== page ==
Is Schizophrenia Genetic? Here's What to Know About Your Family's Risk
“The general population’s risk of developing schizophrenia is between half a percent and 1%,” Keith Nuechterlein, PhD, professor of psychology and director of the UCLA Center for Neurocognition and Emotion in Schizophrenia at UCLA’s Semel Institute for Neuroscience and Human Behavior, tells Health. “If you have a first-degree relative—parent or sibling—with schizophrenia, your risk moves to about 5 to 10%, so it’s still not high, but it is up to 10 times as much as otherwise.” Your risk shoots up to around 50% if you have an identical twin with schizophrenia, according to research.
Sometimes, schizophrenia risk is raised by a random mutation that is not passed from parent to child. “Occasional genetic mutations are separate but also considered a genetic contributor to schizophrenia,” Nuechterlein says.
Schizophrenia is believed to be caused by an interplay of genetic and environmental factors. “The remaining [risk] factors are environmental,” Nuechterlein explains.
So far, researchers have identified about 150 genes that have been shown to increase the risk for schizophrenia, but each only raises the risk a tiny amount. That means you would need several genes to have any real risk for developing the disorder, which is called polygenic risk, plus environmental factors.
There are exceptions, for instance when the genetic mutation is in a certain place on the gene. For example, people who have a deletion of a small piece of chromosome 22—called 22q11.2 deletion syndrome—have about a 20 to 30% risk of developing schizophrenia, Nuechterlein says. This syndrome usually comes with other issues including heart and immune system problems and a cleft palate.
At this point, experts don’t recommend genetic testing for schizophrenia, whether or not you have family members with the disorder. “Even if you have quite a few of those 150 genes, that doesn’t raise your risk a huge amount,” Nuechterlein says. “There’s not enough known for it to be of practical significance at the individual decision-making level.”
And genes are only one part of the equation anyway. The other part is environmental. Even if you have a lot of the genes associated with schizophrenia risk, in order to actually develop the disorder, those genes have to be activated by outside factors.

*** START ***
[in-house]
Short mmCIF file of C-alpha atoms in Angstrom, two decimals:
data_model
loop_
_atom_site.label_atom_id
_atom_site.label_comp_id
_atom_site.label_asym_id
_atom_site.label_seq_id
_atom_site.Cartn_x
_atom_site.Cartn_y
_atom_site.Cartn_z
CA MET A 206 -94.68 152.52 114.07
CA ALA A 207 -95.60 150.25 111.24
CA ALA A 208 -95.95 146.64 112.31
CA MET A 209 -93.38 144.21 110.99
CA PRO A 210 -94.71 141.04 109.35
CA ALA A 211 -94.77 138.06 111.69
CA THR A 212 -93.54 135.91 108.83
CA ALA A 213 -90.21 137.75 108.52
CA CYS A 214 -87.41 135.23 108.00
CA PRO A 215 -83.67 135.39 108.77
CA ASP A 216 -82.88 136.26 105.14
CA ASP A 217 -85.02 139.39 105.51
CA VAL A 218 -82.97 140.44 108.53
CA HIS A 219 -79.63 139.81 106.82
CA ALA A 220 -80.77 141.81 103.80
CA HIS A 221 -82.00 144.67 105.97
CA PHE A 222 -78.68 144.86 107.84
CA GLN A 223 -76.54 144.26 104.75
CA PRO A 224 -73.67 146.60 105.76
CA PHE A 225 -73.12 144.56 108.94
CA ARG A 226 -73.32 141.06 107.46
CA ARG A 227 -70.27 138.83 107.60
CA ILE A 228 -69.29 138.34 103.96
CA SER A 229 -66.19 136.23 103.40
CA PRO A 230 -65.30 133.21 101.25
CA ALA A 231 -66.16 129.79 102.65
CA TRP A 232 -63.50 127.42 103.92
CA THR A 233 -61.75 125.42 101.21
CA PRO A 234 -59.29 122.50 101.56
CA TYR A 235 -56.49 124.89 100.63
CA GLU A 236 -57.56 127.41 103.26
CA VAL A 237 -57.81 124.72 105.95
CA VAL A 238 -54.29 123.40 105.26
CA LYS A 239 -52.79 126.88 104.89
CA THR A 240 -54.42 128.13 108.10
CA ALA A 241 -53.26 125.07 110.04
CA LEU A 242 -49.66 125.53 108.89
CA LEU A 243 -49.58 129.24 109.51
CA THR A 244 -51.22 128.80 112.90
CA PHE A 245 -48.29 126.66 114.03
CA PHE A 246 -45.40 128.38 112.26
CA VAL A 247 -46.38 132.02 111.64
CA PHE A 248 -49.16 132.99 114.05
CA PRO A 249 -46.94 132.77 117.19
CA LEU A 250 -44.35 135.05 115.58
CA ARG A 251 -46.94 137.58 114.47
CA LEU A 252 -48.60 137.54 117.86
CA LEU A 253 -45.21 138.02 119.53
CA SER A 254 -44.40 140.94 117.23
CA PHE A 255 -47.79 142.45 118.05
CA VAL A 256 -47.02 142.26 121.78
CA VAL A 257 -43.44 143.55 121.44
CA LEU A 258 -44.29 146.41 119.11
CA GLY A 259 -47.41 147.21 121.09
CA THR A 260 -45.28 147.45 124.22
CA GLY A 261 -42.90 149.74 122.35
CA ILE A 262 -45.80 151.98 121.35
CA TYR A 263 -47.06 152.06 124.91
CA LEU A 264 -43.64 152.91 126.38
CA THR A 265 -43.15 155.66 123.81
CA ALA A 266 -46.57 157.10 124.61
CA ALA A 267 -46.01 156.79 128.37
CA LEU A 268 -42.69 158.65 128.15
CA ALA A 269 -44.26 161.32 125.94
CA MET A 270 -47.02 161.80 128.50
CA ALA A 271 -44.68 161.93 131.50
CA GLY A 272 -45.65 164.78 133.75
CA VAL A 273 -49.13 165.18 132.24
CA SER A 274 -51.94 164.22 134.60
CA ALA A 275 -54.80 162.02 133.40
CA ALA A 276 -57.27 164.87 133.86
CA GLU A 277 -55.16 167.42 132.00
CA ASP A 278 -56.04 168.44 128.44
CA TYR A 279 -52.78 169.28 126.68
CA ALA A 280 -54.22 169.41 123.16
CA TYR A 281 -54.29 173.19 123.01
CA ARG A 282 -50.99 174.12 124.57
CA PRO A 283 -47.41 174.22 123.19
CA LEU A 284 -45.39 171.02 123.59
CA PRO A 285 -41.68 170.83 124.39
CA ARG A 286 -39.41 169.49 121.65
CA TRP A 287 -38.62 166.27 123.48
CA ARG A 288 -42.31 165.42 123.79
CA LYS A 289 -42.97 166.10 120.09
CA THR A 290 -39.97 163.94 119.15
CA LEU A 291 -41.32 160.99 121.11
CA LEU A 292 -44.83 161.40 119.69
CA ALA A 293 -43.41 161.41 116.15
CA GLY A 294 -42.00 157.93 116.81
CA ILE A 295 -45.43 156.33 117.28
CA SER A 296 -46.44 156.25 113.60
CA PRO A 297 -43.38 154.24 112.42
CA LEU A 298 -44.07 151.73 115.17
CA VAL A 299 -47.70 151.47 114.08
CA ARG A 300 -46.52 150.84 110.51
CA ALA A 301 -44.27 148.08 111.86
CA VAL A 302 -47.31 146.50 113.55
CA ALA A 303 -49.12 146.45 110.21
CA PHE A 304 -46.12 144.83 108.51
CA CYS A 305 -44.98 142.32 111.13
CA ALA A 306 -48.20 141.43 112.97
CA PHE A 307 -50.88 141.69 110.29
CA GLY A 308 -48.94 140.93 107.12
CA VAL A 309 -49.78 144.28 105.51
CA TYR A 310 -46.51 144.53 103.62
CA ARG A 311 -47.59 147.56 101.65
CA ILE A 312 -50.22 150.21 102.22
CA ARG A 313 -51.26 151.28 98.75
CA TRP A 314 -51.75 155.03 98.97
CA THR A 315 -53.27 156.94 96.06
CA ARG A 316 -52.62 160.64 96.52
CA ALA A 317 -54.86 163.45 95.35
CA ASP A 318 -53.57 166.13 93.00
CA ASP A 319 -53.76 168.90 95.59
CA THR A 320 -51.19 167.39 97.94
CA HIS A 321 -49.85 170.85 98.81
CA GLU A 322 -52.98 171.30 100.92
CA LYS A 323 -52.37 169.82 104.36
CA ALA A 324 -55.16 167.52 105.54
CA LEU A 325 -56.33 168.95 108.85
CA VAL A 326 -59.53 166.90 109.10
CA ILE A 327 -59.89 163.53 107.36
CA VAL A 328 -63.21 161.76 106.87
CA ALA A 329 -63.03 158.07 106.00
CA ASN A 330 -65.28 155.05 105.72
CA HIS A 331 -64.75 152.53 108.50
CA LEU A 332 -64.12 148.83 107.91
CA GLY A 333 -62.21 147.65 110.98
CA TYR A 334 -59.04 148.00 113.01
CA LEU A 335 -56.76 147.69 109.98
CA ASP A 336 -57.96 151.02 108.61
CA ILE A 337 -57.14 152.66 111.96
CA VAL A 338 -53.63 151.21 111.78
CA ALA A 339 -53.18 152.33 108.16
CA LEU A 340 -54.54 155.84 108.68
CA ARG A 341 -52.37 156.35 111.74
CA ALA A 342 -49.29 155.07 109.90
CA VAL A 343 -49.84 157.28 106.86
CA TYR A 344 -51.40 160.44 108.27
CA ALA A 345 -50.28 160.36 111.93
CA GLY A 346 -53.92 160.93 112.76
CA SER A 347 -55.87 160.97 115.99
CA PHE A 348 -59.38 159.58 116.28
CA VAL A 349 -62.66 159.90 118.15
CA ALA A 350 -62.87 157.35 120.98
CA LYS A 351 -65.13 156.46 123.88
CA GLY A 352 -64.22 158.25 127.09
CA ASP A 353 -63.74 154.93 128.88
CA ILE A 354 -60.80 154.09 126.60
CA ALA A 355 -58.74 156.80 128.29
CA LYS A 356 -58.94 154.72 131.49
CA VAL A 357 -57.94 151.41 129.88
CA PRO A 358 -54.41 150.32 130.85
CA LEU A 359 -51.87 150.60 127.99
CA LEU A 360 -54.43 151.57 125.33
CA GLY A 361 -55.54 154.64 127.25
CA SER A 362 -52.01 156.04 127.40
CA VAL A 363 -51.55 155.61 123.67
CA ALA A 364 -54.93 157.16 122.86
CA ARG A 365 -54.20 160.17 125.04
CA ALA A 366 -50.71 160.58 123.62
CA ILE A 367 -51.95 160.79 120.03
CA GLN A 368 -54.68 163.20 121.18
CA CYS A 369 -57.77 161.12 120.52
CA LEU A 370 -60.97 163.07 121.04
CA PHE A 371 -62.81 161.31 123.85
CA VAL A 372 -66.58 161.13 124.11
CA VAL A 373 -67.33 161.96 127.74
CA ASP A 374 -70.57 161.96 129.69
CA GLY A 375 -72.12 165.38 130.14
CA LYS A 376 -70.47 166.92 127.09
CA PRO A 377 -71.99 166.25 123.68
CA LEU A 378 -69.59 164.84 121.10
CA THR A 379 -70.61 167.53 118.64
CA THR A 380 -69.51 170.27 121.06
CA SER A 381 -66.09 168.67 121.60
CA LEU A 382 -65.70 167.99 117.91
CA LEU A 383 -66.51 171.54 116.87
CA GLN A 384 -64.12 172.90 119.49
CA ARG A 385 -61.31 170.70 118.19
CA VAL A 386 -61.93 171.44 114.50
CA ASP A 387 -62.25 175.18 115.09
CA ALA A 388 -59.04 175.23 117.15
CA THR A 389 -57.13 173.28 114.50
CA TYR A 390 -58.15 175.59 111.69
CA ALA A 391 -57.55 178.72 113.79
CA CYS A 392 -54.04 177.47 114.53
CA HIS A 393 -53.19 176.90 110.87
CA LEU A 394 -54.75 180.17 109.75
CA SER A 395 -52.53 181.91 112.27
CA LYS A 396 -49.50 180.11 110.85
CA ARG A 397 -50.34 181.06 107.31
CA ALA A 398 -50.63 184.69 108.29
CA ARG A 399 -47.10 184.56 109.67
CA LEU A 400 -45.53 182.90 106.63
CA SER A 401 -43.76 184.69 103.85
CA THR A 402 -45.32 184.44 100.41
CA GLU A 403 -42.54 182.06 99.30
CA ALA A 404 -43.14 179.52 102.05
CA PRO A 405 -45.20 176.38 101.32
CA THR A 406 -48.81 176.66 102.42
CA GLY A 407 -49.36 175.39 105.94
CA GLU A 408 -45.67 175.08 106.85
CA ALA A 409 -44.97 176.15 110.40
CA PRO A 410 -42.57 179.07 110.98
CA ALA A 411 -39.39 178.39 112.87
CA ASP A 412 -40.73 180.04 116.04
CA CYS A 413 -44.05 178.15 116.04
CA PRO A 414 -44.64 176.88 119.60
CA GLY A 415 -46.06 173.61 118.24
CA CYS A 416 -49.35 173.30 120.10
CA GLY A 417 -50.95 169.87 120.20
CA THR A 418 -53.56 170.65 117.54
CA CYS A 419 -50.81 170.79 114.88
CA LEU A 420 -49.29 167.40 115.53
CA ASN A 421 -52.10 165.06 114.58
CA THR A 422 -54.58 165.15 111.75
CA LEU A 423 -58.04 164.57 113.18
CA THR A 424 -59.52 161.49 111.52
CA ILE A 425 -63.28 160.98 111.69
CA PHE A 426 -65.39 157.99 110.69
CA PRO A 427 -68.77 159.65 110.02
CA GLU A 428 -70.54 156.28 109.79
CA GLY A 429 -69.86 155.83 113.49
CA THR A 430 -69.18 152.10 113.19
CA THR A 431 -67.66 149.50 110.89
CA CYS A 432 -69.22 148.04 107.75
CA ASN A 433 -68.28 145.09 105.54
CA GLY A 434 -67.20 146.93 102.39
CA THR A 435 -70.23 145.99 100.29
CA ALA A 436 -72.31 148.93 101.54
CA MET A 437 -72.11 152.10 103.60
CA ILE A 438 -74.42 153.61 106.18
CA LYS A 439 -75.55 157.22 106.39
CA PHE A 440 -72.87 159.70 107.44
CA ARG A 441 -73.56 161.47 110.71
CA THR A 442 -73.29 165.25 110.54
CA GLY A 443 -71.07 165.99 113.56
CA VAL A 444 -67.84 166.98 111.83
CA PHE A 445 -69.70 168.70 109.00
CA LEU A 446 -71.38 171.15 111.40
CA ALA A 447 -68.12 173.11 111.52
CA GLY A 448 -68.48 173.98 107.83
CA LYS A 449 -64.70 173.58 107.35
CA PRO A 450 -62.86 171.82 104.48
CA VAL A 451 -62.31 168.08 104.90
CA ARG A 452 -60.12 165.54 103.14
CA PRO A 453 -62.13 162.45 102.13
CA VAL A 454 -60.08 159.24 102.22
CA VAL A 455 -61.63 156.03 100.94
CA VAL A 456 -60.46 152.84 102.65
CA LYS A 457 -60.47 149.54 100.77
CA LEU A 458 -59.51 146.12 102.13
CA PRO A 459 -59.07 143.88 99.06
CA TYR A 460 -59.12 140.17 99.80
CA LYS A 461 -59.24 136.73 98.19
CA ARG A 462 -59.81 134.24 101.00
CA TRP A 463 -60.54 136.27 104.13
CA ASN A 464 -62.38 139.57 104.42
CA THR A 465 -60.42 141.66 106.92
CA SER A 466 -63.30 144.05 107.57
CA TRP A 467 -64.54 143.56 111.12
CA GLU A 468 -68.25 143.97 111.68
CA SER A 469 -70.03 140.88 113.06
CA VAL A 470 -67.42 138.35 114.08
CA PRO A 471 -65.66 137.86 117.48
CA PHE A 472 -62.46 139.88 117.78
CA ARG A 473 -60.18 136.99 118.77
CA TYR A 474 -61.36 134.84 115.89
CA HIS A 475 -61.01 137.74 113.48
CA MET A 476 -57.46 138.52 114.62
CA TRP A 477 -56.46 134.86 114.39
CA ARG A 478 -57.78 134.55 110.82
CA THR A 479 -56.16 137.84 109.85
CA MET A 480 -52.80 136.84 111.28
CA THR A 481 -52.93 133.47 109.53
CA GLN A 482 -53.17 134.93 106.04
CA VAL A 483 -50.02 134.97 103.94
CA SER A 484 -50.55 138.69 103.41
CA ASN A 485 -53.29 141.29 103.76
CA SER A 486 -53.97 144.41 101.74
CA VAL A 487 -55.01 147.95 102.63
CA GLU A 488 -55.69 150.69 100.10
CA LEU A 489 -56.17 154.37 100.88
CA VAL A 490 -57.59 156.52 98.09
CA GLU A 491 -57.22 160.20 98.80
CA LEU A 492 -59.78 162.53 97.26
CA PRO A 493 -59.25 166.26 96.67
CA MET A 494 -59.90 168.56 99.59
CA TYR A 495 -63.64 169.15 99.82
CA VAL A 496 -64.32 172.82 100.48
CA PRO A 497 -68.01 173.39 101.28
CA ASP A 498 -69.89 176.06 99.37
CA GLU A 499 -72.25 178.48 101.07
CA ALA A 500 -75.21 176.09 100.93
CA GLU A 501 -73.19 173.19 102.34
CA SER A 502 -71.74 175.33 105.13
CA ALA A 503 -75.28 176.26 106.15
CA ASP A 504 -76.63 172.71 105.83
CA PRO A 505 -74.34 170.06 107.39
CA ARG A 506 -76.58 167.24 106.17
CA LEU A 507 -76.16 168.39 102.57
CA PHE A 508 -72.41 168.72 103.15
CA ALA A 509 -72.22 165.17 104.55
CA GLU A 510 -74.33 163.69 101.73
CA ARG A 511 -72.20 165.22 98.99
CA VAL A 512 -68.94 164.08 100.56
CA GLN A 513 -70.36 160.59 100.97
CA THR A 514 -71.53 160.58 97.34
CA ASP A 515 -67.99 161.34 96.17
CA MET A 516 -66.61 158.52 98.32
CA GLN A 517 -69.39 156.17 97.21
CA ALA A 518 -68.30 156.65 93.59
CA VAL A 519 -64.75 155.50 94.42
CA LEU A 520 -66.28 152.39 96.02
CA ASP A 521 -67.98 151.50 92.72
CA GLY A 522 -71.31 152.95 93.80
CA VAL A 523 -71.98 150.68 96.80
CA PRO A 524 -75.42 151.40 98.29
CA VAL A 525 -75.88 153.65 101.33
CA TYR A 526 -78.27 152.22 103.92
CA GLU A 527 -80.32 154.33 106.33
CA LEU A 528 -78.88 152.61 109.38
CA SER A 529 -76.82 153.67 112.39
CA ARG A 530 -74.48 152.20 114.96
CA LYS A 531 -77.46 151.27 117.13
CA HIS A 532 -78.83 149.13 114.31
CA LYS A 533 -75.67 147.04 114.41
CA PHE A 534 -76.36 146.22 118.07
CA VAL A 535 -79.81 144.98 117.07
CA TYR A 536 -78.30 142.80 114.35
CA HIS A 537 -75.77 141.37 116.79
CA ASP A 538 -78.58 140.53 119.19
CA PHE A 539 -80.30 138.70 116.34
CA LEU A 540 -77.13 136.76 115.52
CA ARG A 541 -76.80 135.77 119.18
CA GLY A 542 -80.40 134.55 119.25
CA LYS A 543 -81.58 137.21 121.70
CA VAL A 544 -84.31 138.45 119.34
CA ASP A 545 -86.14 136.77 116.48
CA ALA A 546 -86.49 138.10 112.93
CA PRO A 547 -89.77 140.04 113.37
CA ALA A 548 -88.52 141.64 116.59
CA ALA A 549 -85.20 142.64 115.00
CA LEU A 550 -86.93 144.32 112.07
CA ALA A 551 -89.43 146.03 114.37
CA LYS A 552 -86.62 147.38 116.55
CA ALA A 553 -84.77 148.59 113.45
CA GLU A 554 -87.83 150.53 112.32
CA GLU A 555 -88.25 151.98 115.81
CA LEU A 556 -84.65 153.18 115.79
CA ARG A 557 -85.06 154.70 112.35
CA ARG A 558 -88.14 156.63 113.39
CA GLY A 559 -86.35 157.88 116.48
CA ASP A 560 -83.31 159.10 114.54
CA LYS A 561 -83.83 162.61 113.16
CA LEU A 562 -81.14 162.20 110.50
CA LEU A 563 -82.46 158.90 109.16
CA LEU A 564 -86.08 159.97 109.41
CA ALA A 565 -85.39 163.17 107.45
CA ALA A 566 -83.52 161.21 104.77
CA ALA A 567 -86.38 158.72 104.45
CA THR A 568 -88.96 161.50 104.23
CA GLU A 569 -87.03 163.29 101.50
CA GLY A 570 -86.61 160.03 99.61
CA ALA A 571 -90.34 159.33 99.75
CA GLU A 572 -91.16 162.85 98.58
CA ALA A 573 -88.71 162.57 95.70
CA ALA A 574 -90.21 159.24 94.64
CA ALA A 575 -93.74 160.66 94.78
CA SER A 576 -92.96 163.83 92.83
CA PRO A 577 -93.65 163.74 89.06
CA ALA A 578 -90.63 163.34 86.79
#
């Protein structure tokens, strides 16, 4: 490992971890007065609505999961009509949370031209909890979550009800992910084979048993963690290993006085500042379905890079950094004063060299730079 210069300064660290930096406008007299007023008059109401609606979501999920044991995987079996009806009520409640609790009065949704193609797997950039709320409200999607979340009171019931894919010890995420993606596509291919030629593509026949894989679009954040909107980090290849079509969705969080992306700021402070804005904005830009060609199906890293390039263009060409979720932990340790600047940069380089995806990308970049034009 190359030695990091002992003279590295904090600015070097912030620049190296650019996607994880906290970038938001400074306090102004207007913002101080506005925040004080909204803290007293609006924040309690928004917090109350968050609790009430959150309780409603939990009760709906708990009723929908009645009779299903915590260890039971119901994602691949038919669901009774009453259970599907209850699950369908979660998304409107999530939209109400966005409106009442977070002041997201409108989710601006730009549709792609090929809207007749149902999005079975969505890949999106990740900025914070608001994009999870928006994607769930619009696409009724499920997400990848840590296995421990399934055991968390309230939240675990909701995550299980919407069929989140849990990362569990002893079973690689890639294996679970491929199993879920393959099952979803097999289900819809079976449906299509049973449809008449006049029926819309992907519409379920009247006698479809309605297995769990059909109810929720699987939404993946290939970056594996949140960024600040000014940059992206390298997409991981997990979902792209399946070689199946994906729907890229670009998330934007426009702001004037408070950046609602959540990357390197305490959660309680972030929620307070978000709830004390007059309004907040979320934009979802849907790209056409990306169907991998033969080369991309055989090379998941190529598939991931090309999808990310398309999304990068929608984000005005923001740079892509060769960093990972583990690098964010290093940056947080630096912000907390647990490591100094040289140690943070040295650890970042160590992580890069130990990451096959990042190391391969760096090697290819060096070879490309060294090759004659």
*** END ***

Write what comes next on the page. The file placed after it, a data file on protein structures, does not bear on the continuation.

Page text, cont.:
Some of these we know about. “We know that pregnancy and birth complications can be involved, especially if they involve temporarily lowering the amount of oxygen to the fetal brain,” Nuechterlein says. Preterm labor, smoking while pregnant, and an infection (like the flu) while pregnant are others.
Traumatic circumstances later in childhood also make it more likely that a genetic predisposition will show itself, Nuechterlein says. “It has to be not trivial. Adversity like ongoing sexual abuse or parental physical abuse,” he says.
Another major schizophrenia risk factor is substance use. “We know that ongoing marijuana use if you have a genetic predisposition to schizophrenia probably triggers the onset of schizophrenia in more individuals that would otherwise not develop it,” Nuechterlein says. It’s not clear if marijuana use without a genetic predisposition could lead to schizophrenia.
At this point, it’s still unclear how beneficial it is to learn more about specific genetic causes of schizophrenia. Scientists continue to look for implicated genes, but there is a point of diminishing returns when the effect of any additional gene that is identified is miniscule. Now, scientists are starting to investigate which biological processes schizophrenia-related genes affect, then clustering groups of these genes to see if they have an impact on similar processes.
“If we understand where these clusters of genes are affecting protein development and how they affect brain development, then we might be able to target treatment,” Nuechterlein says, “maybe even treatments that might prevent schizophrenia from developing.”
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